Criminal Records in AustraliaFind out the facts about conducting checks
If you take a look around the internet, you’d think obtaining Australian Criminal Records was as easy as ordering a pizza. Run a search, pay a fee, instantly discover everything about a persons chequered past. Easy right?
Criminal Records are classed as “Sensitive Information” under the Privacy Act. They require the person in question to provide consent for release.
Official records may be access through State and Federal Police and a large number of Crimtrac authorised agents. These records are sold as “Police Checks“. These agents act as a middle man between the public and the Crimtrac (criminal records) database and charge a fee for their services. To obtain a police check through one of these providers you are required to have a consent for release form signed as well as 100 point proof of identity. Proof of Identity can be supplied via a number of means and depends on the provider. These include having an ID Check performed at a Post Office.
The time it takes to obtain a check varies greatly between providers. The base time can be anywhere from 15 minutes to 2 weeks, however checks flagged for manual processing may take longer.
Who can obtain a Criminal Record Check?
Anyone can obtain a copy of their own criminal history. Anybody can obtain a copy of another persons criminal history so long as they have permission and pass all checks.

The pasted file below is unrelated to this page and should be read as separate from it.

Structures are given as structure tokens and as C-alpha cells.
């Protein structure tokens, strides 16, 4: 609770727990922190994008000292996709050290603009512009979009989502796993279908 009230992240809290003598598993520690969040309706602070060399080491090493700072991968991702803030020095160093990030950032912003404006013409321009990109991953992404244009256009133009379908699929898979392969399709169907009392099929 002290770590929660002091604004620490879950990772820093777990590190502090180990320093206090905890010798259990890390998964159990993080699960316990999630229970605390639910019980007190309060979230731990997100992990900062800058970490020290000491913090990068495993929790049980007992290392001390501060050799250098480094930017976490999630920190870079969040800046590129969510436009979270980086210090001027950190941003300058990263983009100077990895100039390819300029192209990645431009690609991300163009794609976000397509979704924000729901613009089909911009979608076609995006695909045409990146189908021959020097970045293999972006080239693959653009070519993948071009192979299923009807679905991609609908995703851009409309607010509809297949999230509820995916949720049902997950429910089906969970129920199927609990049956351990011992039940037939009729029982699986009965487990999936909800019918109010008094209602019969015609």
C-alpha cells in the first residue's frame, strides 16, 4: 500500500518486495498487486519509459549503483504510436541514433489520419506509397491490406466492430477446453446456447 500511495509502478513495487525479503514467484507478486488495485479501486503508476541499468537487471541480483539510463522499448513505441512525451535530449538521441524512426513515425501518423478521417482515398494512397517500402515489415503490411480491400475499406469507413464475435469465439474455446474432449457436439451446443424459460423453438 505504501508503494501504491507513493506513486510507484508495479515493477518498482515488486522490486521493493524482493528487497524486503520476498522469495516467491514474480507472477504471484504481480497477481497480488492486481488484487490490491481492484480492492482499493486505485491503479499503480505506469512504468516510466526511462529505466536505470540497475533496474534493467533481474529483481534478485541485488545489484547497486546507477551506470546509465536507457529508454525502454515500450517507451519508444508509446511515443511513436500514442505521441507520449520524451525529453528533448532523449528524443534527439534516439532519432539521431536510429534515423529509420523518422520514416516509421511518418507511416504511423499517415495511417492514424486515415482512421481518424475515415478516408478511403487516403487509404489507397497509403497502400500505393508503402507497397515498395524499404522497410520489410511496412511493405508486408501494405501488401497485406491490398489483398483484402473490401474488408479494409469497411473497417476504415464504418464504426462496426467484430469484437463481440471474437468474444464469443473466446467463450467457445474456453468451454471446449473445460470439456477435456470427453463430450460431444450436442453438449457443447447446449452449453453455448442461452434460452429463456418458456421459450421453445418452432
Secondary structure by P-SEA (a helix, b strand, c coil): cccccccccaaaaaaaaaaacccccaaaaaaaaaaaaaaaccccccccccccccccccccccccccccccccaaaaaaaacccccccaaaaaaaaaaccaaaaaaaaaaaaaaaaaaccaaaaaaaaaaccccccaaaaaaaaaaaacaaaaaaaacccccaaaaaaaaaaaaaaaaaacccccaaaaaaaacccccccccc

It is now common place in many industries for an employer to request a check on shortlisted candidates before making their final determinations. A person does have the right to say no to having a check conducted. The likely outcome of which though is that they do not get the job.
There are a host of popular websites offering Australian criminal records checks. We have come across a number of types of unofficial sites, all varying in the data on offer. They include the following:
- Data compiled from newspapers and the like relating to criminal matters.
- Court attendance information.
- Conduct a search and be taken to a genealogy database.
Whilst some of these services may have some interesting information on hand, they are incomplete at best.
For example, a court appearance can mean a lot of things. It is not an accurate representation of a criminal record. It is simply a representation that a person was in court on a given day. Do not mistake this type of information as criminal history.
A number of family history websites contain historical criminal records databases. Under the Public Records Act, certain private records are closed for 75 years from the time the record was created. This is to prevent breaches of privacy. As such, records relating to criminal history are available from archives and the like up until 75 years ago.